The Curie laboratory and #chemsafety

Marie Curie at the Radium Institute in France in April, 1921. Credit: National Archive of the Netherlands, via

Marie Curie at the Radium Institute in France in April, 1921. Credit: National Archive of the Netherlands, via

From the New York Times Magazine this week, a terrific piece about Curie lab technician Marguerite Perey and sacrifice in the name of science: My great-great-aunt discovered Francium. And It Killed Her.

The more you read about how research progressed in the Radium Institute, the less romantic the story seems. Several potent accounts come from Elizabeth Rona, a chemist who worked in various European radioactivity labs. She wrote of a lab assistant, Catherine Chamie, who transported radioactive sources to and from a safe each day on a cart, shielded poorly by lead bricks; Chamie later died from exposure. One day, Curie let Rona watch as she casually burned off radon emitted by a flask of radium. The gas exploded, shattering the flask; neither wore protective gear. Rona records a litany of radioactivity researchers who followed Chamie, their lungs, hands and bones falling apart. The thumbs, forefingers and ring fingers of their left hands were especially prone to damage, because of the way they were exposed to the radioactive substances they poured from flask to flask without gloves.

Bryce DeWitt, the husband and colleague of Cecile DeWitt-Morette, a physicist who worked in the lab in the 1940s, related that Irène Joliot-Curie “had a penchant for asserting that anyone who worried about radiation hazards was not a dedicated scientist.”

Author: Jyllian Kemsley

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  1. I have always marveled at stories like this. Marie Curie lived into her sixties and worked with radioactive materials for a long time. The stories of her death are not filled with the horrors of her body falling apart or death by exposure. Is this because of better technique, better genes or propaganda? Is she an outlier in the statistics or just average? I do believe that some people are more likely to suffer the ill effects of exposure whether it is radiation or chemical and that they are more likely to get the media’s attention. Similar to how we, as a society, get worked up about possibly dying in a plane crash but we are more likely to die in a car crash. The media never tells the story of all the people that survived working with dangerous materials just the ones about the people who have died because of it.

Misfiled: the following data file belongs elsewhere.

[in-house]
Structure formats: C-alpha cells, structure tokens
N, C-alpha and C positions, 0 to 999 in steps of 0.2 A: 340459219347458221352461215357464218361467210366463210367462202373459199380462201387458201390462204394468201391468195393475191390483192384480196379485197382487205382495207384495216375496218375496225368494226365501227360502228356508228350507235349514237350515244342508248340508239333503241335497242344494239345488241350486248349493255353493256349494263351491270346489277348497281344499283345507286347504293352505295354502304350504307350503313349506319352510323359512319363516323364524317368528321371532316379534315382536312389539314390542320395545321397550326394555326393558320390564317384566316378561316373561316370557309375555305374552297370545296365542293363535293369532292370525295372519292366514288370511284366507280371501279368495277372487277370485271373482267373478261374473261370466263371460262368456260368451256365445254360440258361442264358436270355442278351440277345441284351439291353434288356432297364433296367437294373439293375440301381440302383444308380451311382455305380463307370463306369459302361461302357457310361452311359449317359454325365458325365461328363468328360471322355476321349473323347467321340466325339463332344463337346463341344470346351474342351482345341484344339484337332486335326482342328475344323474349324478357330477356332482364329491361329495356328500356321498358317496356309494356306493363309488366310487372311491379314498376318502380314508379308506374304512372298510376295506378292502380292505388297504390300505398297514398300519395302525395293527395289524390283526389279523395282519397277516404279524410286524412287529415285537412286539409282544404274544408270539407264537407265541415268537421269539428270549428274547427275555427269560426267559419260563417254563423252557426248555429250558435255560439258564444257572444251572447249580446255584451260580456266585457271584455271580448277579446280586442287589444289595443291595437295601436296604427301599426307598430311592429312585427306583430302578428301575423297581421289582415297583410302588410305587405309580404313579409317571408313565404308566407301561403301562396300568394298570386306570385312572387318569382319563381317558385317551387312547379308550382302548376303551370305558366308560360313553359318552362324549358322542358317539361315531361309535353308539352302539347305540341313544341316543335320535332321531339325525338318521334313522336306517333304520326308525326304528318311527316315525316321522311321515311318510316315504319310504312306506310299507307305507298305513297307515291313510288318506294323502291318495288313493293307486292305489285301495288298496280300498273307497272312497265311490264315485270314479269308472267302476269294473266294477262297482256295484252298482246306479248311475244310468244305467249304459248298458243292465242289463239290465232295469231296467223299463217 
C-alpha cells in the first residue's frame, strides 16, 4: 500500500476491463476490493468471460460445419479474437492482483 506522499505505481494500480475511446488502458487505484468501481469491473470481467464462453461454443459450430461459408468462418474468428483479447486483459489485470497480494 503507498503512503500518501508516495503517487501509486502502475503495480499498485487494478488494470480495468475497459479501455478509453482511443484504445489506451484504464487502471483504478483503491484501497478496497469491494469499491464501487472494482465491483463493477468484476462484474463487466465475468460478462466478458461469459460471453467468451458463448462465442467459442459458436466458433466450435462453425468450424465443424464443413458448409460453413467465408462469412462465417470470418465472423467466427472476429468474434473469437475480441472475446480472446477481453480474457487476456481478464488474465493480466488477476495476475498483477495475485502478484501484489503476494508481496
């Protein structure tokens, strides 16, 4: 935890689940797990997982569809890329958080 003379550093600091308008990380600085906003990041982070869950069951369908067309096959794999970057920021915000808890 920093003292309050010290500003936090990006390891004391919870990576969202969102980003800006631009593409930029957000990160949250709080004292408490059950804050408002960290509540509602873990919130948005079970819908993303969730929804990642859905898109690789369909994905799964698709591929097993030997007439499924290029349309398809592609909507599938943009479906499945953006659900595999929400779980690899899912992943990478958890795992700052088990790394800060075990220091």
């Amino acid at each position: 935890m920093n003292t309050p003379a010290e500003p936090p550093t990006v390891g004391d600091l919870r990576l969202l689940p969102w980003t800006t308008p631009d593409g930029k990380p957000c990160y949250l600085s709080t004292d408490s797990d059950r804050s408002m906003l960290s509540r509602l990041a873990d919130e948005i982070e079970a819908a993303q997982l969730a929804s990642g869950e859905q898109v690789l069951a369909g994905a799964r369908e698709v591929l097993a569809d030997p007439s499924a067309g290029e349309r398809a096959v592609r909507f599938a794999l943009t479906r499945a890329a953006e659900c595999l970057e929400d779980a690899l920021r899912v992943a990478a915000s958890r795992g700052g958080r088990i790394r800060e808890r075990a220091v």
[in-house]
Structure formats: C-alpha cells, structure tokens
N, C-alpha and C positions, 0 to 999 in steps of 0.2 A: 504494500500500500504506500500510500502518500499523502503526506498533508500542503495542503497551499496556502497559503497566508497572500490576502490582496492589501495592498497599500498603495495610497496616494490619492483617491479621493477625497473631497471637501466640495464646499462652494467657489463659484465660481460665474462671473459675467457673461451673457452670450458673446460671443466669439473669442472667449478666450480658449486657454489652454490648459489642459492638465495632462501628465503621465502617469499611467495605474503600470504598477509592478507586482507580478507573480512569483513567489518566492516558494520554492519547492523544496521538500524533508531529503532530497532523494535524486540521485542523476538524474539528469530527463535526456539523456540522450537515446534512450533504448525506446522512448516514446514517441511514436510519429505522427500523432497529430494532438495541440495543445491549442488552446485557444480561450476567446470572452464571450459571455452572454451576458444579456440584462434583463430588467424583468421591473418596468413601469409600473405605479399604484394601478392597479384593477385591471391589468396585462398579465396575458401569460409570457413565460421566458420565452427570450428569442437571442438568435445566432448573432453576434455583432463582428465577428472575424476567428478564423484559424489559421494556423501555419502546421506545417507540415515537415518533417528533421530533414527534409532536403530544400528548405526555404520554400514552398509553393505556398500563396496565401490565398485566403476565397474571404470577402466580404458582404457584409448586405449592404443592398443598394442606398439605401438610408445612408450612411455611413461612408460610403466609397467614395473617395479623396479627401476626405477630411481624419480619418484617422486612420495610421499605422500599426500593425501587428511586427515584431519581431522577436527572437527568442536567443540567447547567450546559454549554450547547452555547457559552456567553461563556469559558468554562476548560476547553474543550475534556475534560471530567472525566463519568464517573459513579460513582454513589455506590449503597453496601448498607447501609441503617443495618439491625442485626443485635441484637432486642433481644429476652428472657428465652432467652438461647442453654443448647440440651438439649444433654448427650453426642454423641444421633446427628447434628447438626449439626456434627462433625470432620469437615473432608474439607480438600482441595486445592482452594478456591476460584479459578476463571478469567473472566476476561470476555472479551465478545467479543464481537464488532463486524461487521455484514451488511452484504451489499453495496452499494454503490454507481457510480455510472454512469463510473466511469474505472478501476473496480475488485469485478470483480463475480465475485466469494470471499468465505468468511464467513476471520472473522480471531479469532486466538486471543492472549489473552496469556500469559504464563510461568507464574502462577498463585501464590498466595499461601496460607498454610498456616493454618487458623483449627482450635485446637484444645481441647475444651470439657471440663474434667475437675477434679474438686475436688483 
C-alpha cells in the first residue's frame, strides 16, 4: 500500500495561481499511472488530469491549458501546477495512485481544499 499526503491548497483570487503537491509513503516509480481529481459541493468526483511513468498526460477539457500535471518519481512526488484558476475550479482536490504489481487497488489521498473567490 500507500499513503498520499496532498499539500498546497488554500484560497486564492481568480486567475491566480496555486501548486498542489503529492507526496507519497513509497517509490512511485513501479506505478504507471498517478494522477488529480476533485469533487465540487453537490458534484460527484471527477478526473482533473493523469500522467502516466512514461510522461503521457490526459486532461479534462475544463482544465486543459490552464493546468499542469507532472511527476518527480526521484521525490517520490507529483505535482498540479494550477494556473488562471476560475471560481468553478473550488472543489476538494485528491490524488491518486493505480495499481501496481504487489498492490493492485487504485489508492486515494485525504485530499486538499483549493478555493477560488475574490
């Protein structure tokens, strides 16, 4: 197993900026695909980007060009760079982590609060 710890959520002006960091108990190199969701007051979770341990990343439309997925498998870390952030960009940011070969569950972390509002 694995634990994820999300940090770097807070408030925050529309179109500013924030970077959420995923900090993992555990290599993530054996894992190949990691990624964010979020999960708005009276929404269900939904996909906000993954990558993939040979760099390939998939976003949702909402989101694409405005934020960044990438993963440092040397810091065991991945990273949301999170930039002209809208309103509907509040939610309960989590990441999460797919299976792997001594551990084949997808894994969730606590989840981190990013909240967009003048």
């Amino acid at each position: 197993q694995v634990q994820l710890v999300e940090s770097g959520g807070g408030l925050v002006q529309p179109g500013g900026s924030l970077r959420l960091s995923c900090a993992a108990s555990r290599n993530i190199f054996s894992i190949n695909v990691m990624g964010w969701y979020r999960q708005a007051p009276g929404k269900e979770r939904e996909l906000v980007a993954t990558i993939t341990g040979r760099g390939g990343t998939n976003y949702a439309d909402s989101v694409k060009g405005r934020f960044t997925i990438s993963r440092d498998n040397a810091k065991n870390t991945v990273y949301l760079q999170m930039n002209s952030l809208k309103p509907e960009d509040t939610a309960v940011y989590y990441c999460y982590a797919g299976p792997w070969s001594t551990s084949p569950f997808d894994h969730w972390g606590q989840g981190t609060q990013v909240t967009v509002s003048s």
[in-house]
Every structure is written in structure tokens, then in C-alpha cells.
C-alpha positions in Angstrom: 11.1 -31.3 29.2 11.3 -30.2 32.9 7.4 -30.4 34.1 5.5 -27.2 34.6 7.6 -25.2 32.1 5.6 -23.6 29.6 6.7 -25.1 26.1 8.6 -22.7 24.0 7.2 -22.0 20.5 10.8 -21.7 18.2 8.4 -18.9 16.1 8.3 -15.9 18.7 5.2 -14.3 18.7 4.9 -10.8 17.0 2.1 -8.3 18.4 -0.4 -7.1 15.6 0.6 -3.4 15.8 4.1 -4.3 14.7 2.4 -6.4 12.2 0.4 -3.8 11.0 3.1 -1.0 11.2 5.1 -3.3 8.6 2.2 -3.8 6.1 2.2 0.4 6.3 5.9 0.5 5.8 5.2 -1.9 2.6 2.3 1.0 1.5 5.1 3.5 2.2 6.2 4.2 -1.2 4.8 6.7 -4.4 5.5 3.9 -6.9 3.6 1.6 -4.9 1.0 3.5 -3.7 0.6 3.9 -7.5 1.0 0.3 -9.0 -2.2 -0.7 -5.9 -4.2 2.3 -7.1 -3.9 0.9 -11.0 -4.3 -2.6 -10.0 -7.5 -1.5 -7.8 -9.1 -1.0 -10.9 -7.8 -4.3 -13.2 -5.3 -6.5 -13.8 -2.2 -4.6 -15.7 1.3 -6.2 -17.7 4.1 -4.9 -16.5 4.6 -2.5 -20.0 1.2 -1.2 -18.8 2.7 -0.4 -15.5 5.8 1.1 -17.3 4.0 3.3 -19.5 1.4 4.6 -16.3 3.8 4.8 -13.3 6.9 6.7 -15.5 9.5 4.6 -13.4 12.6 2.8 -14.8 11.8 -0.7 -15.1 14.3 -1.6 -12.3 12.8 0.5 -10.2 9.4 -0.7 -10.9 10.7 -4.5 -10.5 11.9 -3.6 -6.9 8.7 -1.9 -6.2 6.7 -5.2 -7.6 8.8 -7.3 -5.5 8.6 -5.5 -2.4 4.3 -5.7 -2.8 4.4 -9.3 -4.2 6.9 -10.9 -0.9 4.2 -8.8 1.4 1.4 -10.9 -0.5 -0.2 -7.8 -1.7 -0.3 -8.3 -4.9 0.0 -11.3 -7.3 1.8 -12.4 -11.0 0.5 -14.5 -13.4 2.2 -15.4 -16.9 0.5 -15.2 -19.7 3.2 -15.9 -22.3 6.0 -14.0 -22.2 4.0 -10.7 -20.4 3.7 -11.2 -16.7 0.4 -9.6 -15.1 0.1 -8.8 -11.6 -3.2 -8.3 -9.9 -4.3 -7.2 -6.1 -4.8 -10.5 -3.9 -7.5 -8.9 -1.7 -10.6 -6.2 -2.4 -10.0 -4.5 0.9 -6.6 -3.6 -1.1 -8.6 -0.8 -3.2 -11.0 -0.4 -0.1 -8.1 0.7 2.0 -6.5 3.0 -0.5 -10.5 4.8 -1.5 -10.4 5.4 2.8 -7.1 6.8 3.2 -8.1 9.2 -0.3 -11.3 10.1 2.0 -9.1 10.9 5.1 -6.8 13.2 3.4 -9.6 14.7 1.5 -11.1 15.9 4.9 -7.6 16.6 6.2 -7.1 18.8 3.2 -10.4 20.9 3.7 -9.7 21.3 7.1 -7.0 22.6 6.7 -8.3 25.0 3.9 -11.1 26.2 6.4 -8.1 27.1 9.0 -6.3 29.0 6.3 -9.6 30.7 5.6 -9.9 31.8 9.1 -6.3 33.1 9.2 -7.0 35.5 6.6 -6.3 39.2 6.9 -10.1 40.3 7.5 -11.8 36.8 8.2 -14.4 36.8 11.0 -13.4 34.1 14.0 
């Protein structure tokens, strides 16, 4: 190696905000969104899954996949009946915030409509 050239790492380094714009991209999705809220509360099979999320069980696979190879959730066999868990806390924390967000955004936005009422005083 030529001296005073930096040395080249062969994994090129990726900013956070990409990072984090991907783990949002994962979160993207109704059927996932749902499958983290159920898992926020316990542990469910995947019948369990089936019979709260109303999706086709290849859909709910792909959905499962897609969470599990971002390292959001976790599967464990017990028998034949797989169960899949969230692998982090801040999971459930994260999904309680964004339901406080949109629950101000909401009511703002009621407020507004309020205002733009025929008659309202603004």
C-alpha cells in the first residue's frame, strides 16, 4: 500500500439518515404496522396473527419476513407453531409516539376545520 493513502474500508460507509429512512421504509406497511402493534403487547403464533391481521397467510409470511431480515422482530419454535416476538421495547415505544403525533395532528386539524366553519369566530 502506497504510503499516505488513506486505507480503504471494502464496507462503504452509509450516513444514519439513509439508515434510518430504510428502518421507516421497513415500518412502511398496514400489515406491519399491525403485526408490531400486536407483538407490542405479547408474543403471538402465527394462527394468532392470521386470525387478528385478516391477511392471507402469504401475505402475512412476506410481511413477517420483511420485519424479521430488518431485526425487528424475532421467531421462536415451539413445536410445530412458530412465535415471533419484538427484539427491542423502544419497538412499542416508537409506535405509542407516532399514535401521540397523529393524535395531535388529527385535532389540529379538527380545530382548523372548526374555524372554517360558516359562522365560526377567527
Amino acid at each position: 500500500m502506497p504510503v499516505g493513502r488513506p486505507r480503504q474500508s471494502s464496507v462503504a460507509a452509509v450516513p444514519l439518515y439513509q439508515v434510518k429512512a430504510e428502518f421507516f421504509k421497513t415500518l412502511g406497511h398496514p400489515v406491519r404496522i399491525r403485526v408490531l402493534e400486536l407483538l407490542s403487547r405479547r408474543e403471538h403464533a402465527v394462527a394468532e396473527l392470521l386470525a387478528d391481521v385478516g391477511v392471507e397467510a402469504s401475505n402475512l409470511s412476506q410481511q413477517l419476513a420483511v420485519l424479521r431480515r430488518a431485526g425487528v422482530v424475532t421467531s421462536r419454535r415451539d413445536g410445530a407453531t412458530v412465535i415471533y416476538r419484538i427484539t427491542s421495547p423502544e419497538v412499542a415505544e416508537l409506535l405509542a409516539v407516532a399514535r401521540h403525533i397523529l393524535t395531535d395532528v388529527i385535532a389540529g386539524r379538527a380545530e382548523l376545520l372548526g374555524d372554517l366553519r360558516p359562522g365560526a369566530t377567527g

2. In Curie’s case, I suspect that propaganda should not be discounted. From her obituary (then called necrology) in C&EN’s predecessor, Industrial & Engineering Chemistry, July 10, 1934, page 248:

    “Marie Sklodowska Curie, known throughout the world as Madame Curie, the co-discoverer, with her husband Pierre, of radium, died July 4 in her sixty-seventh year in a sanitarium near Sallanches, France. Seldom in really robust health and frail for the past few years, Madame Curie was nevertheless not believed to be so seriously ill. She had been for five weeks in a Paris clinic and it was at first through that her ailment was such that a transfer to the mountain districts would be beneficial. However, it seems that her family knew how ill she was. The press reports that her death was due to a form of pernicious anemia, hastened by ‘a long accumulation of radiations,’ which prevented her from reacting normally to the treatment for the disease.”

    And in the NYT:
    “Her death, which was caused by a form of pernicious anemia, was hastened by what her physicians termed ‘a long accumulation of radiations’ which affected the bones and prevented her from reacting normally to the disease. Mme. Curie went to Sallanches last Friday after having been for five weeks in a Paris clinic. It was thought at first that she had suffered a lung ailment and for that reason she was sent to the mountains. Her death came as a surprise to all but her family and intimate friends, for the rare modesty of her character never deserted her and she did not allow the public to know how ill she was.”

    It sounds to me as though there was more going on behind that “form of pernicious anemia” made worse by radiation, and that Curie was more ill for a longer time than the public knew.

  3. The impact of radium exposures in that time frame are well documented in the fates of the Radium Girls. Their exposures to radium were higher and faster-acting than Doctor Curie’s, but I suspect that she had a similar experience. The good news from this story is that Dr. Glenn Seaborg learned from their experiences and developed protocols for the Plutonium labs he ran in the Manhattan Project that provided much better protection for this laboratory workers.

  4. I remember reading a biography of Madame Curie when I was a girl. I was struck by the biographer’s description of how Curie would spend hours in the lab, forgetting to eat, and how she would neglect to pay for heat in her flat. It left me with the impression thst Madame Curie wasn’t in the best of health. The stuff that makes an impression on you when you’re young.